Inside the basilica, above the great triumphal arch, one finds the following mosaic:
Of this image Pope Benedict XVI - then-Cardinal Ratzinger - has written:
In the middle, above the arch of triumph, to which the aisles lead, where we would expect the birth of Christ to be represented, we find instead only an empty throne and on it a crown, a ruler's mantle, and the cross. On the footstool lies the bundle of history like a pillow bound together with seven red threads. The empty throne, the cross, and history at its feet - that is the Christmas image of this church, which claimed and claims to be the Bethlehem of Rome. Why? If we wish to understand the image we have first to recall that the arch of triumph stands above the crypt that originally was built as the replica of the cave of Bethlehem in which Christ came into the world. Here the relic was and is still venerated that according to tradition is the manger of Bethlehem. So here the procession of history, all the splendor of the mosaics, is abruptly pulled down into the cave, into the stable. The image falls down into reality. The throne is empty, for the Lord has come down into the stable. The central mosaic, to which everything leads, is likewise only the hand that is extended to us so that we might discover that leap from the images to reality. The rythym of the space pulls us into a sudden change when it thrusts us out of the brilliant heights of ancient art in the mosaics directly into the depth of the cave, of the stable. It seeks to lead us into the transition from religious aestheticism to the act of faith (Images of Hope: Meditations on Major Feasts, 18-19).The mosaic is a reminder to us that "Jesus Christ, who, though he was in the form of God, did not count equality with God a thing to be grasped, but emptied himself, taking the form of a servant, being born in the likeness of men" (Philippians 2:5-7).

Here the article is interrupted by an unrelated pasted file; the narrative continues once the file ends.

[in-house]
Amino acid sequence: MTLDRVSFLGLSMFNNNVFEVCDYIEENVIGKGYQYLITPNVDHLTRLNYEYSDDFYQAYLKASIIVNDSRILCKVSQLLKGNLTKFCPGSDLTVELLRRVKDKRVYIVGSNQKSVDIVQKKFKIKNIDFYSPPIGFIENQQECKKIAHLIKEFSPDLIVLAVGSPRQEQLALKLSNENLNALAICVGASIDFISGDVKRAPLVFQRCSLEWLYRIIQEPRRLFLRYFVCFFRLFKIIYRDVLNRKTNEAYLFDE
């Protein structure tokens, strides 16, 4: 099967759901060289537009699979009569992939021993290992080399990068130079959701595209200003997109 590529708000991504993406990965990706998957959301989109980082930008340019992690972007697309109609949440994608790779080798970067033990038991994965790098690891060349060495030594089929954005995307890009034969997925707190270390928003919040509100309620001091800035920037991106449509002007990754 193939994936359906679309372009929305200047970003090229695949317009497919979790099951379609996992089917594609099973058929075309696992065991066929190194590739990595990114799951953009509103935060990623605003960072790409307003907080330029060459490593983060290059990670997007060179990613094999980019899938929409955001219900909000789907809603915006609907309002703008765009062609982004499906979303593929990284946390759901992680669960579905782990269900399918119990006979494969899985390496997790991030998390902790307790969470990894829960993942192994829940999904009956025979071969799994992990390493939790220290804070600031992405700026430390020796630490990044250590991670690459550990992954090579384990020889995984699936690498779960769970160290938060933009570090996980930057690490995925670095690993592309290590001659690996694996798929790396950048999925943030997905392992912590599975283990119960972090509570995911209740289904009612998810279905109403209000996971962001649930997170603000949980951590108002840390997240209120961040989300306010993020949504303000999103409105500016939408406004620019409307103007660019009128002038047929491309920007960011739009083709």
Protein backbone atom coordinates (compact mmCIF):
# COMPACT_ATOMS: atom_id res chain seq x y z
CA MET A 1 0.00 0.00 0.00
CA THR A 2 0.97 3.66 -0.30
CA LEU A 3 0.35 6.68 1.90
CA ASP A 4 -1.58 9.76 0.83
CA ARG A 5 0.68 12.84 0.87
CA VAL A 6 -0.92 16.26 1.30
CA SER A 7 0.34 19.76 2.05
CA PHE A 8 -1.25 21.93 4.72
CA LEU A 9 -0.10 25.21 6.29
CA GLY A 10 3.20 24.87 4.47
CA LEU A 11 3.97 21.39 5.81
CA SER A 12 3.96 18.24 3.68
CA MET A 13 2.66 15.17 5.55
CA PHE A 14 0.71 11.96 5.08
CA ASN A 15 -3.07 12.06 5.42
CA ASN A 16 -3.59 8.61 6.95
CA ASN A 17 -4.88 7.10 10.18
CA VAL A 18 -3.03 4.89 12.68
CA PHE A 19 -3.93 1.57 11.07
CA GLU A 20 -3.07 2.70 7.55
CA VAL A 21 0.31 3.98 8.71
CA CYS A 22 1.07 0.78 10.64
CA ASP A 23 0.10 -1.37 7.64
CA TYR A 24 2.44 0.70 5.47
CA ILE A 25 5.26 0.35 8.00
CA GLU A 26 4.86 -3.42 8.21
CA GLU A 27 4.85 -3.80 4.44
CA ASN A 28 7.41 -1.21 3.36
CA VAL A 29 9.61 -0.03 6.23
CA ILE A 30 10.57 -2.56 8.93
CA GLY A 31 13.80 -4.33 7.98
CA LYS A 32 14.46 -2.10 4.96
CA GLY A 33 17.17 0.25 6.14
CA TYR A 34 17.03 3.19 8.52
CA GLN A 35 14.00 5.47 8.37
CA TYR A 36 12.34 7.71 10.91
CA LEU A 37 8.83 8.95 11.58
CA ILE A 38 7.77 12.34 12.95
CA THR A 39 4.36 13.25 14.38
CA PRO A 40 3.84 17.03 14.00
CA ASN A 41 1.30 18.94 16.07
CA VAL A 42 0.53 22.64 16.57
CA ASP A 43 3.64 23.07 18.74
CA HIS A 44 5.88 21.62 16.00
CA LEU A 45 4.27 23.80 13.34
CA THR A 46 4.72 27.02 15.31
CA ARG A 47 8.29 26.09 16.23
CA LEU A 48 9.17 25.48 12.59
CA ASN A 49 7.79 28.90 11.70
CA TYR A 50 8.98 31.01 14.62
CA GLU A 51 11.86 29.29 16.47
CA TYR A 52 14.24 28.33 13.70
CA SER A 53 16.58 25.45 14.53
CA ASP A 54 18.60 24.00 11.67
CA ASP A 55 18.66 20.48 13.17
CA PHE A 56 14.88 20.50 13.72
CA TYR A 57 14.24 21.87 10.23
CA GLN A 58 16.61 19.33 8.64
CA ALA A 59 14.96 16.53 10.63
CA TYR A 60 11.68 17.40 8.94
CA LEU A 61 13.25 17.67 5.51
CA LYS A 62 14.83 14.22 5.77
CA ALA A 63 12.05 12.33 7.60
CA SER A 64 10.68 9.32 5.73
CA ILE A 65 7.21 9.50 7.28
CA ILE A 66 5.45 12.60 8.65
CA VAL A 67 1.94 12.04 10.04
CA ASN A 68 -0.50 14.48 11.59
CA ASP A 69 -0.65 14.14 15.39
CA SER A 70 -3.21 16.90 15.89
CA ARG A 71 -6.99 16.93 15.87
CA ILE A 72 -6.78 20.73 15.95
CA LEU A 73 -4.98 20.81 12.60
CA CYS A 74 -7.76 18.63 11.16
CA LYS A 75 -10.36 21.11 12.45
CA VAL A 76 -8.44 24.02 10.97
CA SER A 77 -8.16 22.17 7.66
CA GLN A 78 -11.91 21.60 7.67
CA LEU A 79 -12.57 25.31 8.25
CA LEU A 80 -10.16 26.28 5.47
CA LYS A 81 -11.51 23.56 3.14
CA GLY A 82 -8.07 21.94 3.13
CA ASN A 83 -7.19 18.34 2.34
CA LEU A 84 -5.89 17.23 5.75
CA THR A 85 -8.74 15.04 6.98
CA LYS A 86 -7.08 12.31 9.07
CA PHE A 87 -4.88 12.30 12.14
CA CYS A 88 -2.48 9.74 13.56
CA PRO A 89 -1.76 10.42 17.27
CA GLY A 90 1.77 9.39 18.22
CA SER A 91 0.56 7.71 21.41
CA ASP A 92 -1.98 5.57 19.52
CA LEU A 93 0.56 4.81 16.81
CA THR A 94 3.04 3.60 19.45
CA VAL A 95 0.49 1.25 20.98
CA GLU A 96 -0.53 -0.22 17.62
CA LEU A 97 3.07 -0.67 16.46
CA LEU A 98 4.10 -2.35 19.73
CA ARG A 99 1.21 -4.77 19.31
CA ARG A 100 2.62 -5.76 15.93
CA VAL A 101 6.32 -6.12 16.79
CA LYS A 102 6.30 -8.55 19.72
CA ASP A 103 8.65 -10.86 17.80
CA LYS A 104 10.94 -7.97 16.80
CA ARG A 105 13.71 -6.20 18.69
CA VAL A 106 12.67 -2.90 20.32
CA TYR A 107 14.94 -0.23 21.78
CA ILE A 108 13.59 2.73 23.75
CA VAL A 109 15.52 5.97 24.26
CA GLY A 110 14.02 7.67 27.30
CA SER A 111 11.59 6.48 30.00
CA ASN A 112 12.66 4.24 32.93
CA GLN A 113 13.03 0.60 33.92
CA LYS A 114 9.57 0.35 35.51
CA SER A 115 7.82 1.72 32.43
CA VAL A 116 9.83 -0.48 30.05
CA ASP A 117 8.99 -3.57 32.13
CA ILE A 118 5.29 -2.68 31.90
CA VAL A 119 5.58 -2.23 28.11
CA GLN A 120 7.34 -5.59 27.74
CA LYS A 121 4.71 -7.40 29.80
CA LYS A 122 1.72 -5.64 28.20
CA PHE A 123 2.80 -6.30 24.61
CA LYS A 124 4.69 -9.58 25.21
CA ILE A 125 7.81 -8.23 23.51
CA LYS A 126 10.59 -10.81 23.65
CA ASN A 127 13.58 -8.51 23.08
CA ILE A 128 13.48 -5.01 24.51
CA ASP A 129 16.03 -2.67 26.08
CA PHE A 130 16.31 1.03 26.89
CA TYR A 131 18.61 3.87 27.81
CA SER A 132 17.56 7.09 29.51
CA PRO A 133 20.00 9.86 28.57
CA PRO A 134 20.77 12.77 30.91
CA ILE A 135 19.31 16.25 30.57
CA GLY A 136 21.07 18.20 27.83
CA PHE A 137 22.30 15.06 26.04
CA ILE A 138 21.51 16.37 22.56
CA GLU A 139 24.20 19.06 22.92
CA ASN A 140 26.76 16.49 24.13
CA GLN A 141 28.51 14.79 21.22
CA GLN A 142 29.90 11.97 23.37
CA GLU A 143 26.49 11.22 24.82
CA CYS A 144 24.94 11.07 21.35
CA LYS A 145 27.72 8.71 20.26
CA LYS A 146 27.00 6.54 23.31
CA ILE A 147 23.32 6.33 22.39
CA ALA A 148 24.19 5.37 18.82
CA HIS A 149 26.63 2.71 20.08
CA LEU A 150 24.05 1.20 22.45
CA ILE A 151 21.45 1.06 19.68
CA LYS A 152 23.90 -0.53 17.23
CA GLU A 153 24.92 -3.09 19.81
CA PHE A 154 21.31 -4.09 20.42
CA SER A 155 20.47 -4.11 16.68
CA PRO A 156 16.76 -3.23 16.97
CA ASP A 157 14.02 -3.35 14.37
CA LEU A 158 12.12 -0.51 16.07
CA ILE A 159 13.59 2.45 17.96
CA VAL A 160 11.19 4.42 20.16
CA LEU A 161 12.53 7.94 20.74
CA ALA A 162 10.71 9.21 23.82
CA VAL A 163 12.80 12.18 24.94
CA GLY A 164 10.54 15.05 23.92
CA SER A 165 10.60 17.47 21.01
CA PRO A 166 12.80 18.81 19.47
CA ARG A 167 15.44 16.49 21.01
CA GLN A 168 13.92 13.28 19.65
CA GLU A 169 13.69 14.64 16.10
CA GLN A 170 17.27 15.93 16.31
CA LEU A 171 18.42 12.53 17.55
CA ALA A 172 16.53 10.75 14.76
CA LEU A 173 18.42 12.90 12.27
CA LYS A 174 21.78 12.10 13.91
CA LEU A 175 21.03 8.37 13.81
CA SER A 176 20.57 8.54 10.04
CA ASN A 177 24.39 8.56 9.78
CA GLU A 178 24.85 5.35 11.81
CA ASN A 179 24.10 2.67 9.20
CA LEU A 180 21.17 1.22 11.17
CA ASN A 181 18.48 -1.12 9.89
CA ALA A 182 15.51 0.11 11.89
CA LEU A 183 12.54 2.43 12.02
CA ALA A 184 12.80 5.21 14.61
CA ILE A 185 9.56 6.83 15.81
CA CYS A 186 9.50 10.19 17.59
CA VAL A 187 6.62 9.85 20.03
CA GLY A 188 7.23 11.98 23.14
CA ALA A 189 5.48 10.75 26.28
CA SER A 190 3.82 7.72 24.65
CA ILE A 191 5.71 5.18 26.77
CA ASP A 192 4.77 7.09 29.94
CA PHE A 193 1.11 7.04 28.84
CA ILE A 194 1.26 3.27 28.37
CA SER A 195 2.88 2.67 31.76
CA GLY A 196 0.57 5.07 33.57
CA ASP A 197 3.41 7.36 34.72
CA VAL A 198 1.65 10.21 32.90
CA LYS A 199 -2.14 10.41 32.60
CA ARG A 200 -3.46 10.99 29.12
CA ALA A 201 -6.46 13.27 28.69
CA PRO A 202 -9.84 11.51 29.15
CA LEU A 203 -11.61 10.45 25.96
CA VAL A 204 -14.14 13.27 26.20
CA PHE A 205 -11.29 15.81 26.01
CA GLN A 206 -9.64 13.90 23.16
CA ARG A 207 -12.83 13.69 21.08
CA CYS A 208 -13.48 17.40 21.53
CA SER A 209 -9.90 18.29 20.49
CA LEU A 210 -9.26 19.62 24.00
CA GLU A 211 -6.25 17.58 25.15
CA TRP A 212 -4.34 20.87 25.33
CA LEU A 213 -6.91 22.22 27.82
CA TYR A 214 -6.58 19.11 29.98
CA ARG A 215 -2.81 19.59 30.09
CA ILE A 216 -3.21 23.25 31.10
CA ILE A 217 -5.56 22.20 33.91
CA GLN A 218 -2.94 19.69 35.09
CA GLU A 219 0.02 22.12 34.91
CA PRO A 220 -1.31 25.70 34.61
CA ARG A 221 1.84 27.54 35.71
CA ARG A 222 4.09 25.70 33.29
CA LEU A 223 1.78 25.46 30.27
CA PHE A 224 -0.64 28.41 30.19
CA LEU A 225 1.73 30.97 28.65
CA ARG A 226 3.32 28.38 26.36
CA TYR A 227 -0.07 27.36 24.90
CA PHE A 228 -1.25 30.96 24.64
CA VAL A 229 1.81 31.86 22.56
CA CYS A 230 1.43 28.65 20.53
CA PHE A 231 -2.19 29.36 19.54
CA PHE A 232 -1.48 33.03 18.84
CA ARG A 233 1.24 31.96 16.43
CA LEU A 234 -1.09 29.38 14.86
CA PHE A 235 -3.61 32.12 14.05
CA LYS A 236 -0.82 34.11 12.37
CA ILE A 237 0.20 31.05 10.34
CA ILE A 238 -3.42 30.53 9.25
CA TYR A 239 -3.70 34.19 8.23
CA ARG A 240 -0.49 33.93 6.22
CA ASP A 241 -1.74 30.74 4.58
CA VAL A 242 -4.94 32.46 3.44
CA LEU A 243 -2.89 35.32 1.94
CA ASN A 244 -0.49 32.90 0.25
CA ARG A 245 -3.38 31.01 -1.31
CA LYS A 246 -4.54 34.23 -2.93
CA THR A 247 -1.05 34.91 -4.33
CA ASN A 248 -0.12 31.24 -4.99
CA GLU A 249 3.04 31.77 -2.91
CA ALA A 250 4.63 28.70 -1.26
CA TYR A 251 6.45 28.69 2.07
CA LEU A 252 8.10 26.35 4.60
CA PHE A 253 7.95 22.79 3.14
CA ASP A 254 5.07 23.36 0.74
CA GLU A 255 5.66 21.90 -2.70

In the homily he preached at his inaugural Mass of his pontificate, Pope Benedict XVI put it slightly different in these moving words:
The human race – every one of us – is the sheep lost in the desert which no longer knows the way. The Son of God will not let this happen; he cannot abandon humanity in so wretched a condition. He leaps to his feet and abandons the glory of heaven, in order to go in search of the sheep and pursue it, all the way to the Cross. He takes it upon his shoulders and carries our humanity; he carries us all – he is the good shepherd who lays down his life for the sheep.At the same time, though, the empty throne also calls to mind the fact that the one who left the throne to be born in Bethlehem will also be enthroned forever around whom the faithful will be gathered to endlessly cry out, "To him who sits upon the throne adn to the Lamb be blessing and honor and glory and might for ever and ever" (Revelation 5:13)!